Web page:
These results together may show that organisations are not taking this as seriously as they should. The consequences of which is greater attention from the enforcement body later on.
It was quite odd to see the lessons learnt section so early on in the report. We would have expected this to be later on with so much to learn from the feedback, complaints and comms sections after this point of the report. This section was a missed opportunity as it only outlined an account of what happened. It did not specify any particular issues, did not dissect them and certainly did not offer any future actions that the CDDO will be taking to improve the situation.
CDDO asked for feedback on the process from all organisations that were monitored. One result was the 10% of organisations said being monitored created 'unnecessary work'.
“It impacted ‘business as usual’ work and took valuable resources away from priority pandemic-related work.” (Section 8)
The pandemic should not be used to exclude disabled users and priority pandemic content should also be accessible. Trading one for the other is not an option. Lawsuits have already been brought over inaccessible Covid-19 information and many that are 'vulnerable' have disabilities meaning those that the 'priority pandemic-related work" affects the most are also the most likely to need accessible services. The pandemic has also led to more people accessing information digitally, which makes creating accessible digital content even more imperative.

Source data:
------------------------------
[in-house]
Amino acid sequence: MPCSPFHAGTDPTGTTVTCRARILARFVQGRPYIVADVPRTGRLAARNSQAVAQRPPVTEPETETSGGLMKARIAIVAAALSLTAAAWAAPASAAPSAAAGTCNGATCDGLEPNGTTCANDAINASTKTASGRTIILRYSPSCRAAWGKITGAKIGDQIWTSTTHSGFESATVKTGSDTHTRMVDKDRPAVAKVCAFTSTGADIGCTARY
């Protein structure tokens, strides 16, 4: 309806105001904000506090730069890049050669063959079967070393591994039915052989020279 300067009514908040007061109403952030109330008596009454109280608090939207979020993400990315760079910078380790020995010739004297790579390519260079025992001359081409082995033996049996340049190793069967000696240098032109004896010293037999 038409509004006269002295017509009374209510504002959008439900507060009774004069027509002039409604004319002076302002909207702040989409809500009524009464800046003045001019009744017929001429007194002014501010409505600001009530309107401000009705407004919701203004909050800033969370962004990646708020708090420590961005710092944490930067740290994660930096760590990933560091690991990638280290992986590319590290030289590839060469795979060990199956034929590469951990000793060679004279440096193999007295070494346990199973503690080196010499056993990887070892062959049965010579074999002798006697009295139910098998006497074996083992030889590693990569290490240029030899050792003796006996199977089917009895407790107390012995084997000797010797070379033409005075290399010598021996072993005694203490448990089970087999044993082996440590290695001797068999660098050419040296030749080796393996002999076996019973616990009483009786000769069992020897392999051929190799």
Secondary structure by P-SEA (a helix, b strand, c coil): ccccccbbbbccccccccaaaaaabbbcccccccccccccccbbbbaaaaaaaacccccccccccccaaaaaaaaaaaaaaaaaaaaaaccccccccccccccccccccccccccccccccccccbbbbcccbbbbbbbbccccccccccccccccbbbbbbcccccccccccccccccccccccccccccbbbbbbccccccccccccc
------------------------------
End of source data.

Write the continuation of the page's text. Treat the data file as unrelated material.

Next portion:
Excluding people is not acceptable and accessibility should be seen as part of BAU work. The opposite, where organisations have shown a lack of engagement, suggests a lack of organisational maturity and points to discriminatory practice.
The CDDO also released these figures from their feedback where public sector organisations reported that they are dealing with the following barriers to meeting the accessibility regulations:
Complaints, compliance and enforcement
The CDDO have made it clear that all cases that were sent to them by EASS or ECNI did go on to be monitored. They also said:
"In one case, a complaint came through to the organisation through multiple channels and they commissioned an audit from an independent accessibility consultant. This audit was reviewed and we used this audit as part of our detailed testing. "
This is useful knowledge and shows that having useful evidence such as comprehensive audit reports can be accepted by the CDDO as part of the monitoring.
Further to this, the report also shows for the first time, more information on the enforcement processes. For example the two stage approach of the EHRC which starts off with more cordial contact and moves on to binding agreements. Also of keen interest to note is that EHRC have secured compliance without need for progressed enforcement action to date. This means that EHRC has been active, which is a question many have been asking.
What they said
"Government Digital Service (GDS), and then CDDO, completed a communications campaign from 2019 to tell the public sector about the new accessibility regulations, and to promote the published guidance to help the public sector to comply.
The campaign won a bronze award in the digital category of the Public Service Communications Awards 2020."